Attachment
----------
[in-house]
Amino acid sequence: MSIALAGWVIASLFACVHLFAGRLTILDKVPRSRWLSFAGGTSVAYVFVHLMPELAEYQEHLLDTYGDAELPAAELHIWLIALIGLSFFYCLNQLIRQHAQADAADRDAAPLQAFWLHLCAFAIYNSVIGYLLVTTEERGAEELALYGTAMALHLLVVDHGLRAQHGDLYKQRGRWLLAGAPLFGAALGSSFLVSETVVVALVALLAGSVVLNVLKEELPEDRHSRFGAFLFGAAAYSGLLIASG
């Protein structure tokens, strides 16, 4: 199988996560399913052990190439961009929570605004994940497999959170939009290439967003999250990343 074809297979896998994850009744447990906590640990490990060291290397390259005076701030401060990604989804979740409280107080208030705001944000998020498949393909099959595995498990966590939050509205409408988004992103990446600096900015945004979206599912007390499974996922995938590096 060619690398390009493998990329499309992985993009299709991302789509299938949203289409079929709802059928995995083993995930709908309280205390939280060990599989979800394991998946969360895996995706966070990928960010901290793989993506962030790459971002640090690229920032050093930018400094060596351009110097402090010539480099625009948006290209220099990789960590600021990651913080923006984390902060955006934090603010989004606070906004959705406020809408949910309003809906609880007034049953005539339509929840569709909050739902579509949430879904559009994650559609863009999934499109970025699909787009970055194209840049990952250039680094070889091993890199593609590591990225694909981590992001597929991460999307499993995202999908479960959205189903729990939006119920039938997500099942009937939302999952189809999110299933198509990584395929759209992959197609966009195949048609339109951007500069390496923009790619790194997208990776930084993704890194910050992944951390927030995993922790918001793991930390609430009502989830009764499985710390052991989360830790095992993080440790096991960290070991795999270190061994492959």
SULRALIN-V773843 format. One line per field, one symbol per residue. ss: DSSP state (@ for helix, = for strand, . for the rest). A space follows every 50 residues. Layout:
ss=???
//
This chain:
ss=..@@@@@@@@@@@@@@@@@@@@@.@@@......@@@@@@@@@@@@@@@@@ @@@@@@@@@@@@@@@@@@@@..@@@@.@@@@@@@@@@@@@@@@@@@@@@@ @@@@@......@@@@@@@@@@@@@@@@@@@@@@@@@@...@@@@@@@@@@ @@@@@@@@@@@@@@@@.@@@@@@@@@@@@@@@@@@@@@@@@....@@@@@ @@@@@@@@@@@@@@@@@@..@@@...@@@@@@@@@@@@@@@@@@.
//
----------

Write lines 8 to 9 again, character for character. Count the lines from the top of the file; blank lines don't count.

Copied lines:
ss=..@@@@@@@@@@@@@@@@@@@@@.@@@......@@@@@@@@@@@@@@@@@ @@@@@@@@@@@@@@@@@@@@..@@@@.@@@@@@@@@@@@@@@@@@@@@@@ @@@@@......@@@@@@@@@@@@@@@@@@@@@@@@@@...@@@@@@@@@@ @@@@@@@@@@@@@@@@.@@@@@@@@@@@@@@@@@@@@@@@@....@@@@@ @@@@@@@@@@@@@@@@@@..@@@...@@@@@@@@@@@@@@@@@@.
//